On the weekend of June 4, Texas will host the first team sporting event in the United States since the start of the coronavirus pandemic. The Collegiate Summer Baseball Invitational is scheduled to bring one hundred college baseball players to Bryan, where they’ll take part in a tightly controlled tournament.

Uri Geva, CEO of Infinity Sports & Entertainment and president of the Texas Collegiate League, said that, after hearing plans floated by Major League Baseball to create a “bubble” in which the league could potentially resume, he decided to bring the same concept to college baseball.

“The first phone call, after the idea started, was to our local health officials. I sit on the board of one of our hospitals, and I asked if I could get a second with Dr. Seth Sullivan,” Geva said, referring to an infectious disease expert in College Station who’s been one of the local faces of public health. “He was very excited and supportive of the protocols.” Geva said that he took an idea Dr. Anthony Fauci had speculated on during interviews in mid-April and “copied it to a T” in creating the plan. He said that the more people he talked to about it, the more enthusiasm he heard. “I know I’m tired of watching marbles racing down a hill,” he laughed.

Still, there are questions about whether baseball can be played safely. Fauci didn’t release a detailed plan about restarting baseball—he offered some ideas when asked about it during a handful of interviews. Clarifying his position in late April, Fauci said the country “is not ready yet” for sports to resume.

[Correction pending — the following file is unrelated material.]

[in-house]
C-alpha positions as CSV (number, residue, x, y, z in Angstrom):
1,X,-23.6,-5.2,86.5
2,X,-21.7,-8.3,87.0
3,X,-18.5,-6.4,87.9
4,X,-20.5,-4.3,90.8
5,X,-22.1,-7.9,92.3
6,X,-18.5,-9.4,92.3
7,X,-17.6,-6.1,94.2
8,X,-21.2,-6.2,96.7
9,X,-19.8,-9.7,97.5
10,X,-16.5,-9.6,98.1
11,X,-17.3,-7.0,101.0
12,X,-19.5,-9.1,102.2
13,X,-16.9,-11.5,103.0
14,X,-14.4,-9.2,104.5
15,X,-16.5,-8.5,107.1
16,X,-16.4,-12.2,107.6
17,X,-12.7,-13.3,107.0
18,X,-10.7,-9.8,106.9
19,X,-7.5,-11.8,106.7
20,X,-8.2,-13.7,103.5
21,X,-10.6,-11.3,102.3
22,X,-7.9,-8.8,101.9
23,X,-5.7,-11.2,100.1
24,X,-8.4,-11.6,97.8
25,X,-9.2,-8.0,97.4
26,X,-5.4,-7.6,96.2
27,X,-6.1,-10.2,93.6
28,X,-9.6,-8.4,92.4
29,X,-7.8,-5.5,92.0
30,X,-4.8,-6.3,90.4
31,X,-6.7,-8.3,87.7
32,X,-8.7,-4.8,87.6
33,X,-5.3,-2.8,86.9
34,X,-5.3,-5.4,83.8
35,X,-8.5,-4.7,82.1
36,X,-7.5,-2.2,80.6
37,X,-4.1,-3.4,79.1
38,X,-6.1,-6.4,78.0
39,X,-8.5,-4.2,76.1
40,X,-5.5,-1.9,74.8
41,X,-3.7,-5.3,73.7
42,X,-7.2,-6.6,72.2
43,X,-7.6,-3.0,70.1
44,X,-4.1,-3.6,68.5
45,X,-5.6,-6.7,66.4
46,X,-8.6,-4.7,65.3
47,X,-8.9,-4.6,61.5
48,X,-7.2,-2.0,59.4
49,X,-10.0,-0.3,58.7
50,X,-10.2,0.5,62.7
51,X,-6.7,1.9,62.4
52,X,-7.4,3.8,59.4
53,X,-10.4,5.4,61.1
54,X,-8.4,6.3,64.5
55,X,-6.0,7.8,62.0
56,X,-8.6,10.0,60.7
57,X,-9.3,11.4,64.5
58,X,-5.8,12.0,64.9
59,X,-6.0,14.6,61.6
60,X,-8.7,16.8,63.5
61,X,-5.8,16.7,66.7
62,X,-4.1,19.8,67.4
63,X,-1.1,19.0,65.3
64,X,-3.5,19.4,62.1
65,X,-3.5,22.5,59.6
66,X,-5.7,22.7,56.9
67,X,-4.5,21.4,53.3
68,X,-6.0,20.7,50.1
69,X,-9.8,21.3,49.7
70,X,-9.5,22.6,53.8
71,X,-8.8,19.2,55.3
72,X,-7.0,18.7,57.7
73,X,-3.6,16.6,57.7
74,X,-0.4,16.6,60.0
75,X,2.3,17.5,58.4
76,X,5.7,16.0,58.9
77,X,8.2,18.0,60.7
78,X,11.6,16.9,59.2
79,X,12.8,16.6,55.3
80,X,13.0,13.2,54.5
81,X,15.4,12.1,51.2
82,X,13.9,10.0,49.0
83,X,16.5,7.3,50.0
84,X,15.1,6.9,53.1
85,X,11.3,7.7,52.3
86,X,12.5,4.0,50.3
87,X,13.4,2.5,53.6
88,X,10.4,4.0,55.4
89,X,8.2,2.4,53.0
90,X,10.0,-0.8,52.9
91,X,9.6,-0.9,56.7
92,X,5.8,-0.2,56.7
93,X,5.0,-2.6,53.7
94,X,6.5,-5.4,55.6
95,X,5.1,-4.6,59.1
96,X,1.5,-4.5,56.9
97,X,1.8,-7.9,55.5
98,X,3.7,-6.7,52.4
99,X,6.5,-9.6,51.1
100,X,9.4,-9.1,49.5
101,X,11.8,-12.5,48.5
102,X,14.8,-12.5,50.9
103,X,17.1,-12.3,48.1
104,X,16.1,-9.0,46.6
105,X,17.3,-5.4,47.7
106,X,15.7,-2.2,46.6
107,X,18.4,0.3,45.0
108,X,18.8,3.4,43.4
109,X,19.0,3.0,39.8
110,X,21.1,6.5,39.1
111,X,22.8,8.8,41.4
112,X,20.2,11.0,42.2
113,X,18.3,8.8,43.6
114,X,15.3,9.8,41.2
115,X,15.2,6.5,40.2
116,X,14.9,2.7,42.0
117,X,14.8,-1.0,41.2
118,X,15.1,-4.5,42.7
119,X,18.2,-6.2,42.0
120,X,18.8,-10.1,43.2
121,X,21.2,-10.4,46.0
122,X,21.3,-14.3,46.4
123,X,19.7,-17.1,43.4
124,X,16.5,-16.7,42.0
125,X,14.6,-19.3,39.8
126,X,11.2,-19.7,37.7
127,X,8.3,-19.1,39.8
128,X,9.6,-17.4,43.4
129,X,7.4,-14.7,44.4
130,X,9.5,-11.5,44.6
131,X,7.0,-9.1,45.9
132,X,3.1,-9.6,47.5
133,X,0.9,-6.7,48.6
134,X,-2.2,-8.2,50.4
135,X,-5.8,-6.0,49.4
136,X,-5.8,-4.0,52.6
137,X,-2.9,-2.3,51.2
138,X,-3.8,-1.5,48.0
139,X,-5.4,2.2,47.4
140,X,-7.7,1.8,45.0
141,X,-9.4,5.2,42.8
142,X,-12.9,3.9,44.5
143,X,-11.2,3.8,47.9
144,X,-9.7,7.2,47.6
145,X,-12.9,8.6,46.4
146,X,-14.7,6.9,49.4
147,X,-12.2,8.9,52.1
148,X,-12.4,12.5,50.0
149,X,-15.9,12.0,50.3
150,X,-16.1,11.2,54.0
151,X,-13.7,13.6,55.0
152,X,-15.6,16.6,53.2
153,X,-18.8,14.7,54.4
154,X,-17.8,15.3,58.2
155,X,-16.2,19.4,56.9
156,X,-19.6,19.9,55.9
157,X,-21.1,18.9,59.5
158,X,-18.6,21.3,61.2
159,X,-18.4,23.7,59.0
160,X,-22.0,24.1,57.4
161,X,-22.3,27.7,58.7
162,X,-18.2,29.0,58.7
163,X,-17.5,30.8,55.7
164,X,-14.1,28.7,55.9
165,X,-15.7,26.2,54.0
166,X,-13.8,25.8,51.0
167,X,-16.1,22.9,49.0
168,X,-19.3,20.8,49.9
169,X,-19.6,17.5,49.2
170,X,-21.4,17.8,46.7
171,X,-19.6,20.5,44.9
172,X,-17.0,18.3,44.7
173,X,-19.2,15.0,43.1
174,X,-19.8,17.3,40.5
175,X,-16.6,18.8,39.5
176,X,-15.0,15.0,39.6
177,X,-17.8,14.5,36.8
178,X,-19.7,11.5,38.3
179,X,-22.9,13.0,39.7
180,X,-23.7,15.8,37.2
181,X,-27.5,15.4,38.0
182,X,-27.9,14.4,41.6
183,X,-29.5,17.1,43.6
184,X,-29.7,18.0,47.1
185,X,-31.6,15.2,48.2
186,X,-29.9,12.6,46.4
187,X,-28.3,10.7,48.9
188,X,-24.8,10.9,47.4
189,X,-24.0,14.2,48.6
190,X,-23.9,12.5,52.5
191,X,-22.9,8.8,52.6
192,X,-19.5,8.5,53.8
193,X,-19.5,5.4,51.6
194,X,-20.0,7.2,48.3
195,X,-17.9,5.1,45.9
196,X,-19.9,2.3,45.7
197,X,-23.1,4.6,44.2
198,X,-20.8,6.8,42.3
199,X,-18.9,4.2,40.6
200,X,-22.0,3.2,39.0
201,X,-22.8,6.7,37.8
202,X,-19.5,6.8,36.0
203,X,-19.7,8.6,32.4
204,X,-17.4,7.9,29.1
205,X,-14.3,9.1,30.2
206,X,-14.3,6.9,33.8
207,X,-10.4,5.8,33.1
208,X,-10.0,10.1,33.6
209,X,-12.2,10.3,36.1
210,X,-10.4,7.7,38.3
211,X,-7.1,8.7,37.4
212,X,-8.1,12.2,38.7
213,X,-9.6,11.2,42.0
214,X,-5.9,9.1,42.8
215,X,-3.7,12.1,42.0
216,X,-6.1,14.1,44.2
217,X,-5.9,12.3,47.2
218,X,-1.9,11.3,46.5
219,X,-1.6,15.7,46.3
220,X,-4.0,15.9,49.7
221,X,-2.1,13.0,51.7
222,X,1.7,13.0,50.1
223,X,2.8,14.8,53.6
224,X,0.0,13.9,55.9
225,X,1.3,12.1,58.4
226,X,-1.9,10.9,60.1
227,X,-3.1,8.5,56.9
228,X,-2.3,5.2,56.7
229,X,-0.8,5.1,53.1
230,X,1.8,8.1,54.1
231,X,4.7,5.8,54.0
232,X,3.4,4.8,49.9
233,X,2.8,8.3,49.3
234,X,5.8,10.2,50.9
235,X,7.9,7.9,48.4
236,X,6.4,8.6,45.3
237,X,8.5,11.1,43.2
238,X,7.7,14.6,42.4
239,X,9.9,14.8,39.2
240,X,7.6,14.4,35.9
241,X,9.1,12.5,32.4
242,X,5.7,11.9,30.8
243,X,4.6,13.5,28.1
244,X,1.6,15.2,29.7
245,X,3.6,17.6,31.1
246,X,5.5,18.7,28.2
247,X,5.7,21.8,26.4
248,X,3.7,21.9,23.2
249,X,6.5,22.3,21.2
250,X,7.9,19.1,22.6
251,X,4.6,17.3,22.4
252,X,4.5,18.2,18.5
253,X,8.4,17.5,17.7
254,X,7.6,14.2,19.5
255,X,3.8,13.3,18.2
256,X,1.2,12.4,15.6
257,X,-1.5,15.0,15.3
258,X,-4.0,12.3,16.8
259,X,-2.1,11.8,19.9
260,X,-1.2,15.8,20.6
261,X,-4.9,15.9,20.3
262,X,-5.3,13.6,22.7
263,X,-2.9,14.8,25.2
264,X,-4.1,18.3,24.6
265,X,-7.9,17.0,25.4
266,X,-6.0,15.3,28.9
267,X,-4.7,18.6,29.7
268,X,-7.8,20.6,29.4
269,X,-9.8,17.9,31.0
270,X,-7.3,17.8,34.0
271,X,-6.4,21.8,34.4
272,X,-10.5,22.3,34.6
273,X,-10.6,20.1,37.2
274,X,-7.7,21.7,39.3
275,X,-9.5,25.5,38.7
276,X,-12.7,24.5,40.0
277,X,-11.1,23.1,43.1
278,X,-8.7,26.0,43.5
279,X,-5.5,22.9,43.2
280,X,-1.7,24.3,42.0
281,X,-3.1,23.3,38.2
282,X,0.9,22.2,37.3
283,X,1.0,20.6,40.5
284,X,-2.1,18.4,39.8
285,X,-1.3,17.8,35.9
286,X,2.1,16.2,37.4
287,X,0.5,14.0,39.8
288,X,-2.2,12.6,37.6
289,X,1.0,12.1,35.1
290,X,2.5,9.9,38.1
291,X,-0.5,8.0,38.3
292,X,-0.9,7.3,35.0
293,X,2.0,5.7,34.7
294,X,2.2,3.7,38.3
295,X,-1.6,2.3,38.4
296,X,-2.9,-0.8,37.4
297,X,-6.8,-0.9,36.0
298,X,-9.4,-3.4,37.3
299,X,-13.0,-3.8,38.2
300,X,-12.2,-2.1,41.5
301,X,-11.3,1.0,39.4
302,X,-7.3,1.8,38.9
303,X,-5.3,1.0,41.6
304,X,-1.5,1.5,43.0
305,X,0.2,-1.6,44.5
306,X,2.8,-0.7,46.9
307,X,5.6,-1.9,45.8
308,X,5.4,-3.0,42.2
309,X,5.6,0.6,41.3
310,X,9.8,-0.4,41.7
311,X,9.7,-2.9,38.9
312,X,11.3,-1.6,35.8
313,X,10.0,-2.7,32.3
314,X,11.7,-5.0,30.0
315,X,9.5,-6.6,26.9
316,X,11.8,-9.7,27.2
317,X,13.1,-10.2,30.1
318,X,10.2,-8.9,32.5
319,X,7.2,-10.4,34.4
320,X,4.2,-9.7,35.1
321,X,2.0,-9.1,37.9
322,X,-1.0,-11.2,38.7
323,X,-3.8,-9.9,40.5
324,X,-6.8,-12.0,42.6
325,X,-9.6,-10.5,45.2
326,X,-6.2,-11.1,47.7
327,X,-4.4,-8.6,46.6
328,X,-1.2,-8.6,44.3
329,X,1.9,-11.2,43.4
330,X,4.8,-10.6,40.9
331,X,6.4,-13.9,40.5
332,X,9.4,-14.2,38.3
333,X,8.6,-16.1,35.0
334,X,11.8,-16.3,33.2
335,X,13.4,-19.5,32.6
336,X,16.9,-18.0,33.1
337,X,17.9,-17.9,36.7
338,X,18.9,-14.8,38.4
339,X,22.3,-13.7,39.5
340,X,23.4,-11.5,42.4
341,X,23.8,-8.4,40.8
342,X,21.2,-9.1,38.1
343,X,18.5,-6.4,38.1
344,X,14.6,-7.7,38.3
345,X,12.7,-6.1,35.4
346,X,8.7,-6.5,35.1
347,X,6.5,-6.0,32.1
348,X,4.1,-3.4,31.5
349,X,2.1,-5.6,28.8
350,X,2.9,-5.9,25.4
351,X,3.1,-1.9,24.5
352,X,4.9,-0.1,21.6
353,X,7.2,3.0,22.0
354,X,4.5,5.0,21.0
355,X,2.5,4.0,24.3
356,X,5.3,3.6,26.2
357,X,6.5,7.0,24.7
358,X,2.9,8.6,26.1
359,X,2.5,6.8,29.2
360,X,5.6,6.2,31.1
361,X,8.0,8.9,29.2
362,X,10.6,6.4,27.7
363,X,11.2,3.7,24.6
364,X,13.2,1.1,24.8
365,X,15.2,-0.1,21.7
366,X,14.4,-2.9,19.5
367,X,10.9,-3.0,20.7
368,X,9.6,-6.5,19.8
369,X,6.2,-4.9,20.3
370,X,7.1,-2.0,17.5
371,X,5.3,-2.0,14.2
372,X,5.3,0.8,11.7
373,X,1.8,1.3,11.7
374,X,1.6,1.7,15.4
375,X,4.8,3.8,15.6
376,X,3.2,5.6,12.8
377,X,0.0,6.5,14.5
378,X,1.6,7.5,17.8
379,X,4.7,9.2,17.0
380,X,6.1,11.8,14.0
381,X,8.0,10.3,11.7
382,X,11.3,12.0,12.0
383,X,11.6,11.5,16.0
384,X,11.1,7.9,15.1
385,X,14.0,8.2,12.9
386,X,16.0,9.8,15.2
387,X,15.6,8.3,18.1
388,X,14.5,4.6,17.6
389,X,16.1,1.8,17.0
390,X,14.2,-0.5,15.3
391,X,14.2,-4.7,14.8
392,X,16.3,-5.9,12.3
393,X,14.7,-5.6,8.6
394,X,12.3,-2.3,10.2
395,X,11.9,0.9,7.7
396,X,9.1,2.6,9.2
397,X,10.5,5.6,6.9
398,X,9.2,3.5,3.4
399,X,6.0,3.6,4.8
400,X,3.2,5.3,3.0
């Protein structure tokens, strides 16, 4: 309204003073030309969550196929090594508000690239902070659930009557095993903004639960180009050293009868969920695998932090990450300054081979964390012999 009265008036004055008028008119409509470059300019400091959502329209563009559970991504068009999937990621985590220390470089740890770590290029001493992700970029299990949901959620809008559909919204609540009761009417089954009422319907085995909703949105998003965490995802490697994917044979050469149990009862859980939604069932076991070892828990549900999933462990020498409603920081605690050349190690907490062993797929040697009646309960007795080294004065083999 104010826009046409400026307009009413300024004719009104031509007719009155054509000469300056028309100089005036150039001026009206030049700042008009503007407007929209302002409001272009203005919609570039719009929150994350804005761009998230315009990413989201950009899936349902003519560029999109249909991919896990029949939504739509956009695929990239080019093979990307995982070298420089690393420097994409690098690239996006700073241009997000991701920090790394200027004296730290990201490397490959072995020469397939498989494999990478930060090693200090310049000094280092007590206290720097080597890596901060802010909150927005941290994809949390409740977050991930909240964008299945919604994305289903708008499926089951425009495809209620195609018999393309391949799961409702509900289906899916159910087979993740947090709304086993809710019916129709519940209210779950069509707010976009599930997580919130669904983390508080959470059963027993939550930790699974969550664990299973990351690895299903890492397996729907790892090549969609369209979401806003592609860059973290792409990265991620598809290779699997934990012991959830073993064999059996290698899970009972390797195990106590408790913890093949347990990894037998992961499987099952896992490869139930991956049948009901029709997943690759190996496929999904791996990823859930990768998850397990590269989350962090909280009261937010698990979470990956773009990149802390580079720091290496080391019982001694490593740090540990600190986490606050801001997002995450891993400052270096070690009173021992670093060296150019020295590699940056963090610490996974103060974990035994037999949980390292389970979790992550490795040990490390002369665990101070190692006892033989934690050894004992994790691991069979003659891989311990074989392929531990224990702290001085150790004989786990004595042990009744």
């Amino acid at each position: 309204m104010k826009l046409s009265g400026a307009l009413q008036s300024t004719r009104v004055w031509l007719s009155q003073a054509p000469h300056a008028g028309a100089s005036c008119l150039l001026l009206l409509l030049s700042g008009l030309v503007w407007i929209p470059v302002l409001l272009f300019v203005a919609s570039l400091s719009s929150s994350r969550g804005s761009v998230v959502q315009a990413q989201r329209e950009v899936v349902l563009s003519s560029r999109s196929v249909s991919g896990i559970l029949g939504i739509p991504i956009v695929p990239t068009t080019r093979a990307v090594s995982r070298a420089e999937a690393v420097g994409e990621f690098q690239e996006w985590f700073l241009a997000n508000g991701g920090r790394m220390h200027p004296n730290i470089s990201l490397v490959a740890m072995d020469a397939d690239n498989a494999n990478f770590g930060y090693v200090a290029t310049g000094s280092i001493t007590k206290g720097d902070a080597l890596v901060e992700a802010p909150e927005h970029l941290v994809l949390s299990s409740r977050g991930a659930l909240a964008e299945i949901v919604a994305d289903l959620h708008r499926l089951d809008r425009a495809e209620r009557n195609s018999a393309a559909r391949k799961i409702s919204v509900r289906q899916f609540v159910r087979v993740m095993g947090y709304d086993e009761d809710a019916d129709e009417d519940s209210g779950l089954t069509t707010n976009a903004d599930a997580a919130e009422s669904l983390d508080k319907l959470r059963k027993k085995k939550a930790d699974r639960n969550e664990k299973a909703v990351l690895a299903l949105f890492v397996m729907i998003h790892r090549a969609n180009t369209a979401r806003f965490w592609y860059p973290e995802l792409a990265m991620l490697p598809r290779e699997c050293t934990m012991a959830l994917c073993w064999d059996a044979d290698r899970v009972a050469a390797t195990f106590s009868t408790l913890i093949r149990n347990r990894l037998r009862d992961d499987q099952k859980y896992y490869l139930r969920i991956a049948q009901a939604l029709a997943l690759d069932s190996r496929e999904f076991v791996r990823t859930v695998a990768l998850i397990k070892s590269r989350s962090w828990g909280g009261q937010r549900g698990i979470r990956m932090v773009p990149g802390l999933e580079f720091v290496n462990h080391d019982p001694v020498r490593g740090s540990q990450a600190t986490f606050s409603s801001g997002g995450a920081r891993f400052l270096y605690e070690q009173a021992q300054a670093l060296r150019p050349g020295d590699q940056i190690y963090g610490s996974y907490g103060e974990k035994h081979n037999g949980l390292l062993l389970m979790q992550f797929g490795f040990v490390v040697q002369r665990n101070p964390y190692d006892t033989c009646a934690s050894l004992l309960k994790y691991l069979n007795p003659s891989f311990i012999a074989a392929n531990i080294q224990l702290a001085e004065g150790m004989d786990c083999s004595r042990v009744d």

The plan Geva describes is pretty thorough: Players, coaches, umpires, and staff were tested on arrival on June 1, and then quarantined inside a Hilton hotel in College Station. Those who test negative will be given a wristband that identifies them as part of the tournament’s “quarantine bubble,” full of people who’ve all tested negative for the coronavirus. Meals will be delivered, hotels rooms will not receive cleaning services from non-quarantine staff, and certain areas of the hotel, such as the gym, will be restricted to tournament guests only. Players will either be at the hotel or at the ballpark, where they’ll be drafted on to a team when they arrive. None of them are to interact with anyone who isn’t also given an all-clear wristband. (Major League scouts and media who cover the event, if they opt not to be tested, can meet with the players via Zoom or other teleconferencing software, but not in person.) Players will be monitored for symptoms throughout, “hall monitors” will be present at the hotel to make sure no one leaves the premises, and before flying home on June 8, players will be retested. No fans will be in the ballpark.